MIRÓ MURAL CONSERVATION

Conservation of Personnages Oiseaux (Bird People) by Joan Miró  was completed in 2016. Produced late in the artist’s life, the mosaic is a world masterpiece, the institution’s preeminent work of art, and an icon for the museum, the university, the City of Wichita and the State of Kansas.

The conservation of the Miró mosaic was an off-site project taking place at the facility of Russell-Marti Conservation Services, Inc. in Missouri. This conservation team provided care for the mosaic for fifteen years preceeding the project. The project began on September 27, 2011, and was preceded by a two-and-a-half-year exhaustive research study of the mural and a pilot treatment of three panels. In 2010, two nationally prominent conservators, Thomas Learner from Getty Conservation Institute and Martin Radecki, retired chief of Indianapolis Museum of Art Conservation Center, vetted and approved the proposed Russell-Marti treatment method.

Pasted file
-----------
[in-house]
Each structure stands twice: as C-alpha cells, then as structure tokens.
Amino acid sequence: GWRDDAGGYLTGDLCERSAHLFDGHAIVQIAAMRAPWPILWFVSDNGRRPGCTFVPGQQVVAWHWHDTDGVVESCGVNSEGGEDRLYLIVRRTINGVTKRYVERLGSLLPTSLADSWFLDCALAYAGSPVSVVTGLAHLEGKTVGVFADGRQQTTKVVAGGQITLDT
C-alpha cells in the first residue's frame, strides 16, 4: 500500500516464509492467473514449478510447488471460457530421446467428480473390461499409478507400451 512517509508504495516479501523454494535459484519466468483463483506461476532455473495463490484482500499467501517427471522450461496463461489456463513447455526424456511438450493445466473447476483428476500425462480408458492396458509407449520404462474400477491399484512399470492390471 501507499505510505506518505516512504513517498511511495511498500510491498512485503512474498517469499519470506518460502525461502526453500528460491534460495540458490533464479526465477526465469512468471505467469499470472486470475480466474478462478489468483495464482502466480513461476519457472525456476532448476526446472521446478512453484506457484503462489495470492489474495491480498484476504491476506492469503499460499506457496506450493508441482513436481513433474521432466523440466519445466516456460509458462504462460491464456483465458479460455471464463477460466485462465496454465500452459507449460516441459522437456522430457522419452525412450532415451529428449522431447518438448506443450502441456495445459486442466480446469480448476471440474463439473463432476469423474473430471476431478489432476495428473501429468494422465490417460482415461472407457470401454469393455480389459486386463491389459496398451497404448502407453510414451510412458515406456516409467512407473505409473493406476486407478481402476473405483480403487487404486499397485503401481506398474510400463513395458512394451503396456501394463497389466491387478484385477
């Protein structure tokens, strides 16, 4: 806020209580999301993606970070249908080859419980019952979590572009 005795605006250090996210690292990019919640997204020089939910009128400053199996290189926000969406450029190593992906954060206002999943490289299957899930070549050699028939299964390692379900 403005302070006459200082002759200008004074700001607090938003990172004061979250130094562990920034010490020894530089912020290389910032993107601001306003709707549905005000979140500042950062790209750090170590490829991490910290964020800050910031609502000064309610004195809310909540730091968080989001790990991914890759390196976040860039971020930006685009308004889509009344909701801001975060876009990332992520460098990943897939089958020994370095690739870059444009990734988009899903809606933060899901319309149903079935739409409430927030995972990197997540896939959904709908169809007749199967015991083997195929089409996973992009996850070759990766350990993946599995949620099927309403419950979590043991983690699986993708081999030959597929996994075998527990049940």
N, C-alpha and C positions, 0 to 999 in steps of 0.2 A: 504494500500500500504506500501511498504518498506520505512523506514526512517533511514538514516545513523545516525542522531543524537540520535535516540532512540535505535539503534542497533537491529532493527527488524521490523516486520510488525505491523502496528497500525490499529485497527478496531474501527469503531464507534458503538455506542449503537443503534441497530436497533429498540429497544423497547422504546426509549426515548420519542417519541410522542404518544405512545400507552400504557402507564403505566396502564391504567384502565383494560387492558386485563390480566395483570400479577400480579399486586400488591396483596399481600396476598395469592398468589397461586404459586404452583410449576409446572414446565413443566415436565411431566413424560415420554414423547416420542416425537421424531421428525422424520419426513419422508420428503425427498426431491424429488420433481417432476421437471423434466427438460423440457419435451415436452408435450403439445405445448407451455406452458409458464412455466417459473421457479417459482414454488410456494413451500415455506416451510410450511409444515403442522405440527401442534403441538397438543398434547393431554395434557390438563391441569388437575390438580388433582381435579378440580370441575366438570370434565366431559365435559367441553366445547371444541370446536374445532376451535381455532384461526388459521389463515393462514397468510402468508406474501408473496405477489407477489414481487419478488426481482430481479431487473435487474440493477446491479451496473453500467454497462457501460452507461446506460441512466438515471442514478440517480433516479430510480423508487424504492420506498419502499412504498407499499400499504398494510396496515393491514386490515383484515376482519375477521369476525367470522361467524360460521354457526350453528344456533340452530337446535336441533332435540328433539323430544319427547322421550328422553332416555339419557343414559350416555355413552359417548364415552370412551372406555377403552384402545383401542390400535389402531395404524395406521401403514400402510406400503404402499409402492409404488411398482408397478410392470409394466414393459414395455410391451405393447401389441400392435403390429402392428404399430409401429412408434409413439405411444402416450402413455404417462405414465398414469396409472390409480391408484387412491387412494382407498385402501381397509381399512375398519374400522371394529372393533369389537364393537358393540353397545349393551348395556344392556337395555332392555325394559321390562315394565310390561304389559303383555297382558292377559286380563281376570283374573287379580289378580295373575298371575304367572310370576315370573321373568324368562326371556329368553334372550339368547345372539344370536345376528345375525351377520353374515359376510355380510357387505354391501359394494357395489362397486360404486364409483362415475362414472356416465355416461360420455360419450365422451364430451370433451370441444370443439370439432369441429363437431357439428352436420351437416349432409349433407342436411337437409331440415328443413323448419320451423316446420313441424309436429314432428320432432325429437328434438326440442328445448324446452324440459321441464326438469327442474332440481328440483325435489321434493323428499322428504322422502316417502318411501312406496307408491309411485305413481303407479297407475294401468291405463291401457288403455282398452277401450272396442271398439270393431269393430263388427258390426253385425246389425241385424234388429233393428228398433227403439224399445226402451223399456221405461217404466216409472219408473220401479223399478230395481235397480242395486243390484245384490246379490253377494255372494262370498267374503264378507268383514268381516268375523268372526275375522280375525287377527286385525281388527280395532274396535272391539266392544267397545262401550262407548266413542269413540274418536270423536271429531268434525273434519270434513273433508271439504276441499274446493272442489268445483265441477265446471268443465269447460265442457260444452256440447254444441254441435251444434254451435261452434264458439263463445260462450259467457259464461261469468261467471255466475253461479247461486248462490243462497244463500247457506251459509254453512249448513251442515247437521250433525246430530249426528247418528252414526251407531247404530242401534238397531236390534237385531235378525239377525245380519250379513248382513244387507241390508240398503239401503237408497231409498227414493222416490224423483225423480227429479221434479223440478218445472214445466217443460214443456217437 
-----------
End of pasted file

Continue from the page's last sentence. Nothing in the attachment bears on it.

The mural’s 80 panels, 3 x 5 feet each, were individually faced with foam padding, removed, and packed in specially produced wooden crates for storage and subsequent travel with Ulrich art handlers to the conservation facility. Groups of panels were designated for treatment in one of five phases, and they were returned to onsite storage at the culmination of the treatment phase. The final activity of the project—the re-installation of the mosaic on the Ulrich Museum façade—was completed in fall 2016.

Learn more about the process.
 

conservators at work on the MIro Mural

Tiles from the Miro MUral prior to the beginning of conservation

Conservators look at panels on the Miro Mural

close up of Miro mural

damaged panels from the MIro mural are removed

 

 

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